Journal of Business Ethics 17 (8):885-893 (1998)

Abstract
In this paper I examine the most common objection to strict product liability: that it is unfair to manufacturers. Critics have maintained that it is unfair because it allows manufacturers to be held liable even when they have not been negligent, and are not morally blameworthy or at fault. In response to this objection, I argue 1) that there are in fact cases in which it is at least somewhat unfair to manufacturers to impose compensation requirements upon them in accordance with the strict product liability doctrine, but 2) that there is also a class of cases in which it is fair to manufacturers to hold them responsible for compensating injured product users, as strict product liability requires, even though they have not been negligent and are not morally blameworthy or at fault. My analysis of the fairness issue provides a basis for some concluding remarks about the defensibility of the strict product liability doctrine.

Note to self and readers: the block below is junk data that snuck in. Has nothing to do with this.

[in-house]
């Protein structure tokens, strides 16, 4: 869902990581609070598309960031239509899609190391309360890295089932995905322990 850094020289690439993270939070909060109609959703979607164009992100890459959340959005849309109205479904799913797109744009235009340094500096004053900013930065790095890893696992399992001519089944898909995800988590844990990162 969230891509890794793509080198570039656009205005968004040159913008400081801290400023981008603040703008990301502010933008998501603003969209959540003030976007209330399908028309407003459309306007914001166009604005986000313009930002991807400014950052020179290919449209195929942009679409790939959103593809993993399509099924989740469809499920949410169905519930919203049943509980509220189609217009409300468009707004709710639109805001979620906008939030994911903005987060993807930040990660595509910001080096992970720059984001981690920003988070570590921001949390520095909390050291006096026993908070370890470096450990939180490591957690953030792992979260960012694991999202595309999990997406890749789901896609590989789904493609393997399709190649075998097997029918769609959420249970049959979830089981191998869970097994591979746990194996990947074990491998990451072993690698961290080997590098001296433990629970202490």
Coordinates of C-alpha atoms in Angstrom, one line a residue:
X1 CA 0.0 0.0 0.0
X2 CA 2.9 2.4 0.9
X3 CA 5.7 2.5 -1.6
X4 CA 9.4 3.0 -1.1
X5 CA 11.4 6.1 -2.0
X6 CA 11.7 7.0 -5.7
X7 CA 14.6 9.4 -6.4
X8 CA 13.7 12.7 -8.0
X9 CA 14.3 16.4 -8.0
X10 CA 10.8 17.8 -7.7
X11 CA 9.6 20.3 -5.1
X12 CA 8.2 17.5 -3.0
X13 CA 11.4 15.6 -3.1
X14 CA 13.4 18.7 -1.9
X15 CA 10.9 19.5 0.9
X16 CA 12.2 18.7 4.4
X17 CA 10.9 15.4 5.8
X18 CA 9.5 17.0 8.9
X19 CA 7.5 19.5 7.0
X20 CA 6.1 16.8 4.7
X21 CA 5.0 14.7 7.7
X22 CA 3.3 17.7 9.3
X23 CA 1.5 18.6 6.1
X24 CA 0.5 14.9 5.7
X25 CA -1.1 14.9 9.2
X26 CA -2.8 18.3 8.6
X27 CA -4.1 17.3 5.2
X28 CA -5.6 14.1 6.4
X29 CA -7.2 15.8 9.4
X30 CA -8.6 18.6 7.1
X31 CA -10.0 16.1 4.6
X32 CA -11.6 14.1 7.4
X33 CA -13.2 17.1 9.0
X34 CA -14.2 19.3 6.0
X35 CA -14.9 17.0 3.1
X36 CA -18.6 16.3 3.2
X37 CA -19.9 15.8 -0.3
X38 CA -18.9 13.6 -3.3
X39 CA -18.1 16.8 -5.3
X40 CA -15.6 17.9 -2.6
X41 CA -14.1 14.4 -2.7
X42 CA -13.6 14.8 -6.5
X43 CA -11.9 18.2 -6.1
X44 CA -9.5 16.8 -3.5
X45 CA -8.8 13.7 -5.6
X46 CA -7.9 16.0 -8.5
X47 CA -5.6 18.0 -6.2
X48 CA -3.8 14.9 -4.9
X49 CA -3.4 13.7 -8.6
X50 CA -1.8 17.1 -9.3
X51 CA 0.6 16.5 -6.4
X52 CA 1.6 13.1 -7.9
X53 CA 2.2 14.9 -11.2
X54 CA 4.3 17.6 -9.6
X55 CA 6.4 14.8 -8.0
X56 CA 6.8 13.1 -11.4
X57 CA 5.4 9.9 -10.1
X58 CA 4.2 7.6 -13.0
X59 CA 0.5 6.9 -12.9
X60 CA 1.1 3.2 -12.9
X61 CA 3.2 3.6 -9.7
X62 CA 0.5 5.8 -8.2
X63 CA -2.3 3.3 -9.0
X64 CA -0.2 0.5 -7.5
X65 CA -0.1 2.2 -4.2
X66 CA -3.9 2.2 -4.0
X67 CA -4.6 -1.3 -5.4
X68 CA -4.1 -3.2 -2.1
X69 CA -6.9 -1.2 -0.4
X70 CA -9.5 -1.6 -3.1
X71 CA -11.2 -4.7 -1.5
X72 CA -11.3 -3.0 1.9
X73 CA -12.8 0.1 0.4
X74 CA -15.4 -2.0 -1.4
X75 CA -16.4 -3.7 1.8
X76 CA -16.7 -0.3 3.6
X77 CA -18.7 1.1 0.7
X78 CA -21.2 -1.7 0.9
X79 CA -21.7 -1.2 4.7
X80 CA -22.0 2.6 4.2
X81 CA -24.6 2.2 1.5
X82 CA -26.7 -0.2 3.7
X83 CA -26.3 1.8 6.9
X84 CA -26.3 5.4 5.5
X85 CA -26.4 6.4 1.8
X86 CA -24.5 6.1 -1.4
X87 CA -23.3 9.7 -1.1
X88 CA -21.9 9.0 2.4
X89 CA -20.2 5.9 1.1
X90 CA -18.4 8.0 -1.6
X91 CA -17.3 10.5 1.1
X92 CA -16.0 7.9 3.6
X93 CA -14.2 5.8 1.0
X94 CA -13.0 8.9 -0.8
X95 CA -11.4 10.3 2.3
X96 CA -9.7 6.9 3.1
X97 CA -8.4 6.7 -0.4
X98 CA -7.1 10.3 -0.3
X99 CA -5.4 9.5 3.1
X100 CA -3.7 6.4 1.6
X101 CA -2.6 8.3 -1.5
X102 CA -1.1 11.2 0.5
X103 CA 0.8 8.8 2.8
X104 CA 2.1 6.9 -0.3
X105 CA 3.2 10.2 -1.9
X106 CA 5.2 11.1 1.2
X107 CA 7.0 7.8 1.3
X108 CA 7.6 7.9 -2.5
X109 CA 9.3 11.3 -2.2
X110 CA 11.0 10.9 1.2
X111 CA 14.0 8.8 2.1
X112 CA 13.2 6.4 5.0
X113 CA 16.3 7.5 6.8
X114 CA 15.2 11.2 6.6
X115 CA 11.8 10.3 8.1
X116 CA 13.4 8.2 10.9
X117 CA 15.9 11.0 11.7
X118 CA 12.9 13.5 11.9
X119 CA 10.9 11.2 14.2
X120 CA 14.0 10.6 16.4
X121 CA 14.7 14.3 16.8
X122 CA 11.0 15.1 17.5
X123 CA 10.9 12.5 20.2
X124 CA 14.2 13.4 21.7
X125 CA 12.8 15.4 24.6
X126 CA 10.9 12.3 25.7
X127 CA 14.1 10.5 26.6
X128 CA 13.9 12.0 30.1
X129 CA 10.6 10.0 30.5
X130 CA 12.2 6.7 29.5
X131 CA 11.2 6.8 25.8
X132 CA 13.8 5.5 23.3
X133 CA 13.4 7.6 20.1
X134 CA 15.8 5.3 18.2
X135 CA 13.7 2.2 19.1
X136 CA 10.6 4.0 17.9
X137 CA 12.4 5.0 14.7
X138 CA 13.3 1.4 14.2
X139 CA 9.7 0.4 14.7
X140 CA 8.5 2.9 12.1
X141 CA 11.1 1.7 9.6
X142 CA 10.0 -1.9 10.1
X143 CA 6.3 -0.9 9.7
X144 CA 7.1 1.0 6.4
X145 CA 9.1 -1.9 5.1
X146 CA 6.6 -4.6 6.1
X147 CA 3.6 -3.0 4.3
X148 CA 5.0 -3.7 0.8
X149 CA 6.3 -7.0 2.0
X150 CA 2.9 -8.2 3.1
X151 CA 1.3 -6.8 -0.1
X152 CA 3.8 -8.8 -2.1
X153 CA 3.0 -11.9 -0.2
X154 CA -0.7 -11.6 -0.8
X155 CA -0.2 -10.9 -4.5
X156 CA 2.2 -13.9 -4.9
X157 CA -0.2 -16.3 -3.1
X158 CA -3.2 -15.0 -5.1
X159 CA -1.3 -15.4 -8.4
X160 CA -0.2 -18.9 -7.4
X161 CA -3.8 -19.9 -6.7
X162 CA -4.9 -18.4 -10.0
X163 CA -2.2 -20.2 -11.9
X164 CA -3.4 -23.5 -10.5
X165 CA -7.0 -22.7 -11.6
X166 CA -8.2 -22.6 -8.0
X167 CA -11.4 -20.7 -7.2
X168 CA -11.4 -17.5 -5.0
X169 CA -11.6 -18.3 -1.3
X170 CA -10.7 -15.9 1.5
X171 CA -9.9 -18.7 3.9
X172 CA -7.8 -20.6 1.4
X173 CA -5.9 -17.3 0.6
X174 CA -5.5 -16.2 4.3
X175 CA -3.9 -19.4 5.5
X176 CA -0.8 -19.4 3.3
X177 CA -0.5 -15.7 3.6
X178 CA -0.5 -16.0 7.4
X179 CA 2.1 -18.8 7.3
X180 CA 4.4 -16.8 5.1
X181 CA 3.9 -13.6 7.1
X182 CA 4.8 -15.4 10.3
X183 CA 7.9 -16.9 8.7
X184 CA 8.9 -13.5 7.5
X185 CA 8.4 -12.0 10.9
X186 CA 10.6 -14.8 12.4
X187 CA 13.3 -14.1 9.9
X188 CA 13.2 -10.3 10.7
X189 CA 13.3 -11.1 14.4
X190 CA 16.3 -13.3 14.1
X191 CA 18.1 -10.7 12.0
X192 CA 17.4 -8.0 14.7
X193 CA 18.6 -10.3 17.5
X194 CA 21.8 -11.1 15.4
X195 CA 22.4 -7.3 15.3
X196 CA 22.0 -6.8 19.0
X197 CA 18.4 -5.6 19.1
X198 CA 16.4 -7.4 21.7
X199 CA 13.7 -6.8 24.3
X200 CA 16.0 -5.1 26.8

Keywords Philosophy   Ethics   Business Education   Economic Growth   Management
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Reprint years 2004
DOI 10.1023/A:1005701111053
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Business Ethics.Alexei Marcoux - 2008 - Stanford Encyclopedia of Philosophy.
Business Ethics.Jeffrey Moriarty - 2016 - Stanford Encyclopedia of Philosophy.

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